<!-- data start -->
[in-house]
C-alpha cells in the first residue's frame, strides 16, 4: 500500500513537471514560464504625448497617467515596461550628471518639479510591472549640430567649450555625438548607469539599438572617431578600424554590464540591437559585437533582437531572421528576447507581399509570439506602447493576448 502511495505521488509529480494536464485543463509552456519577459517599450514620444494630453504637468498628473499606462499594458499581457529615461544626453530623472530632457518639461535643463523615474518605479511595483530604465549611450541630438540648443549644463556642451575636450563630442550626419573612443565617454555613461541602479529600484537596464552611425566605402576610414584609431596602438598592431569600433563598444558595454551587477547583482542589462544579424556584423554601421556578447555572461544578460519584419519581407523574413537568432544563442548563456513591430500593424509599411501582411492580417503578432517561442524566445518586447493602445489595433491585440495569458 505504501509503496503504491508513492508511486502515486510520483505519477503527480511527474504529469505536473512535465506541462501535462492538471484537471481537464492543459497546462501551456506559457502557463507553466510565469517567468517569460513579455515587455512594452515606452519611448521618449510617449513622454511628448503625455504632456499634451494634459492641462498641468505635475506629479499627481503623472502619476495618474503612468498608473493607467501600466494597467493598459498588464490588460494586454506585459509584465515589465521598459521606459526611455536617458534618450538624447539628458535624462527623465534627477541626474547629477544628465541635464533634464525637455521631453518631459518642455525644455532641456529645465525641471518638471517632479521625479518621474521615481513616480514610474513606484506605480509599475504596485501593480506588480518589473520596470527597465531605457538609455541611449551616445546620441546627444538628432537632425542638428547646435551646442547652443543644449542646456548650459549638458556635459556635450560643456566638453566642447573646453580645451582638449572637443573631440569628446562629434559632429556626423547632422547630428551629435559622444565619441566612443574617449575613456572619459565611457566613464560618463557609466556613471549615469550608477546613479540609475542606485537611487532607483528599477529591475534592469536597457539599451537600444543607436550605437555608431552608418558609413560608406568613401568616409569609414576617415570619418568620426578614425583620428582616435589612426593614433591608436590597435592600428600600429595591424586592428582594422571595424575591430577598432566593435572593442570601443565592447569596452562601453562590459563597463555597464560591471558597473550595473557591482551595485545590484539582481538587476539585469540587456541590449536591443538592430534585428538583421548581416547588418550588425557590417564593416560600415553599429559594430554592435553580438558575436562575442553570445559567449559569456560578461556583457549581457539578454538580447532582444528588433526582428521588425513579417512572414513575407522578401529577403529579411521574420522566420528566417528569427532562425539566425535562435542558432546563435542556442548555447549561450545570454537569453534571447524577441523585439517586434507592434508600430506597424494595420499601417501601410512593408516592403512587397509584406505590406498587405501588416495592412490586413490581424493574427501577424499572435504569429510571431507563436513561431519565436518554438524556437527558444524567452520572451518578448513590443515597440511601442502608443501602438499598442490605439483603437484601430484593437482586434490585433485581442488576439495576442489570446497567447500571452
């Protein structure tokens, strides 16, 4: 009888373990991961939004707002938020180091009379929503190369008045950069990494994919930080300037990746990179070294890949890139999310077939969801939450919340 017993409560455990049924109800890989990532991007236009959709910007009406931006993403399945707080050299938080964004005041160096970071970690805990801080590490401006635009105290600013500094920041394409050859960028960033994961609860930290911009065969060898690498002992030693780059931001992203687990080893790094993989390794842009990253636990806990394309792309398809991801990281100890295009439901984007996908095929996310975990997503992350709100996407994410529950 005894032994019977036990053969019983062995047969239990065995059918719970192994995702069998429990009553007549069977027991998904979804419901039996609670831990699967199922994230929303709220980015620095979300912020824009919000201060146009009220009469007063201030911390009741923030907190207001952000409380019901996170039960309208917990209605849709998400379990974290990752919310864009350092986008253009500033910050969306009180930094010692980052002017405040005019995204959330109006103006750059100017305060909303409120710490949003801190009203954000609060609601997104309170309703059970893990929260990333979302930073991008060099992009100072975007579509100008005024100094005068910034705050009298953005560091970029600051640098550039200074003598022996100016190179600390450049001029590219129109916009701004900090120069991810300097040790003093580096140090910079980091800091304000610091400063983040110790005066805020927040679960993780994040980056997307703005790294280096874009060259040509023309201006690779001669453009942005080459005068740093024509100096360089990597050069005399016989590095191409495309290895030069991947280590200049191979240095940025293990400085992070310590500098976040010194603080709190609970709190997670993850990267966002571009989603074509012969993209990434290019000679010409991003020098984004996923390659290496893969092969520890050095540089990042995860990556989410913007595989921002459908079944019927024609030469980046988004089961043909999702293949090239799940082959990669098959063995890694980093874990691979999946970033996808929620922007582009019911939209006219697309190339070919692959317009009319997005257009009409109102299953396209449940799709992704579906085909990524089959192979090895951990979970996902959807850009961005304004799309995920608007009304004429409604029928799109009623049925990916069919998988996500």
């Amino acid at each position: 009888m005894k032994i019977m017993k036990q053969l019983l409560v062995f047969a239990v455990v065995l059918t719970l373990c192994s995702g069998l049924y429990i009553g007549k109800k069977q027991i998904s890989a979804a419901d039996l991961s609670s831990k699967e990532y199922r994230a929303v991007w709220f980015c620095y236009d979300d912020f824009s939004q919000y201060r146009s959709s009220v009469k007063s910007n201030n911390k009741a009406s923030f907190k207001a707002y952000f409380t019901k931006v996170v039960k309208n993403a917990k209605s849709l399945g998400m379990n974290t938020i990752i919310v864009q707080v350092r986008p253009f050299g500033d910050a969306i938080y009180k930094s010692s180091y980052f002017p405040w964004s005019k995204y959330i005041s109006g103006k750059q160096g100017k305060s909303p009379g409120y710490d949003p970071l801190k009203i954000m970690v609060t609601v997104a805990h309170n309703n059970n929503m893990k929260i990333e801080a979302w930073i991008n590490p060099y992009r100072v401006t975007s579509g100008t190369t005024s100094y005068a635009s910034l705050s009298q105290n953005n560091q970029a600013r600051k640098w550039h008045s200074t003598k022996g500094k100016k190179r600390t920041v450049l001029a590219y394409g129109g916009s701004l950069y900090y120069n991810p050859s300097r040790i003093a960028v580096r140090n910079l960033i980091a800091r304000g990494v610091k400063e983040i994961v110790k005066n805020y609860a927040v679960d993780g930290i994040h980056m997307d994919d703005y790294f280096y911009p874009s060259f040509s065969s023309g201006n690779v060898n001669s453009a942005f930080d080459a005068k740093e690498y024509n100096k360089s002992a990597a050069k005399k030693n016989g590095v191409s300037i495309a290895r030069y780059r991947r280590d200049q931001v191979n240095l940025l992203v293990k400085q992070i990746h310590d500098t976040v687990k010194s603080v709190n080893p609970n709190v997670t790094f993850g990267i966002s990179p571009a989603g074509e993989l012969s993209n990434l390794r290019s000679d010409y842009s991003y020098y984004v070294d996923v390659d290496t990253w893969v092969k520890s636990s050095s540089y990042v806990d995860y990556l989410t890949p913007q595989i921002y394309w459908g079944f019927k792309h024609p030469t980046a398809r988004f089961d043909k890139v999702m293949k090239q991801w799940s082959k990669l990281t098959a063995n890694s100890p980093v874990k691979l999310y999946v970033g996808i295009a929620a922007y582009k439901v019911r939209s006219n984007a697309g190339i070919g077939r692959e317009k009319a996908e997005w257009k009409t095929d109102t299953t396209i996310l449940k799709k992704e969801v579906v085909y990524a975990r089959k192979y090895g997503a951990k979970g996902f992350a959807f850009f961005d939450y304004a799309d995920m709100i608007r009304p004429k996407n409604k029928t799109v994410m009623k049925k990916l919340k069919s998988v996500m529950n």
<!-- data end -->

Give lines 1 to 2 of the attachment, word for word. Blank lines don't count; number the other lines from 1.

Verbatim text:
[in-house]
C-alpha cells in the first residue's frame, strides 16, 4: 500500500513537471514560464504625448497617467515596461550628471518639479510591472549640430567649450555625438548607469539599438572617431578600424554590464540591437559585437533582437531572421528576447507581399509570439506602447493576448 502511495505521488509529480494536464485543463509552456519577459517599450514620444494630453504637468498628473499606462499594458499581457529615461544626453530623472530632457518639461535643463523615474518605479511595483530604465549611450541630438540648443549644463556642451575636450563630442550626419573612443565617454555613461541602479529600484537596464552611425566605402576610414584609431596602438598592431569600433563598444558595454551587477547583482542589462544579424556584423554601421556578447555572461544578460519584419519581407523574413537568432544563442548563456513591430500593424509599411501582411492580417503578432517561442524566445518586447493602445489595433491585440495569458 505504501509503496503504491508513492508511486502515486510520483505519477503527480511527474504529469505536473512535465506541462501535462492538471484537471481537464492543459497546462501551456506559457502557463507553466510565469517567468517569460513579455515587455512594452515606452519611448521618449510617449513622454511628448503625455504632456499634451494634459492641462498641468505635475506629479499627481503623472502619476495618474503612468498608473493607467501600466494597467493598459498588464490588460494586454506585459509584465515589465521598459521606459526611455536617458534618450538624447539628458535624462527623465534627477541626474547629477544628465541635464533634464525637455521631453518631459518642455525644455532641456529645465525641471518638471517632479521625479518621474521615481513616480514610474513606484506605480509599475504596485501593480506588480518589473520596470527597465531605457538609455541611449551616445546620441546627444538628432537632425542638428547646435551646442547652443543644449542646456548650459549638458556635459556635450560643456566638453566642447573646453580645451582638449572637443573631440569628446562629434559632429556626423547632422547630428551629435559622444565619441566612443574617449575613456572619459565611457566613464560618463557609466556613471549615469550608477546613479540609475542606485537611487532607483528599477529591475534592469536597457539599451537600444543607436550605437555608431552608418558609413560608406568613401568616409569609414576617415570619418568620426578614425583620428582616435589612426593614433591608436590597435592600428600600429595591424586592428582594422571595424575591430577598432566593435572593442570601443565592447569596452562601453562590459563597463555597464560591471558597473550595473557591482551595485545590484539582481538587476539585469540587456541590449536591443538592430534585428538583421548581416547588418550588425557590417564593416560600415553599429559594430554592435553580438558575436562575442553570445559567449559569456560578461556583457549581457539578454538580447532582444528588433526582428521588425513579417512572414513575407522578401529577403529579411521574420522566420528566417528569427532562425539566425535562435542558432546563435542556442548555447549561450545570454537569453534571447524577441523585439517586434507592434508600430506597424494595420499601417501601410512593408516592403512587397509584406505590406498587405501588416495592412490586413490581424493574427501577424499572435504569429510571431507563436513561431519565436518554438524556437527558444524567452520572451518578448513590443515597440511601442502608443501602438499598442490605439483603437484601430484593437482586434490585433485581442488576439495576442489570446497567447500571452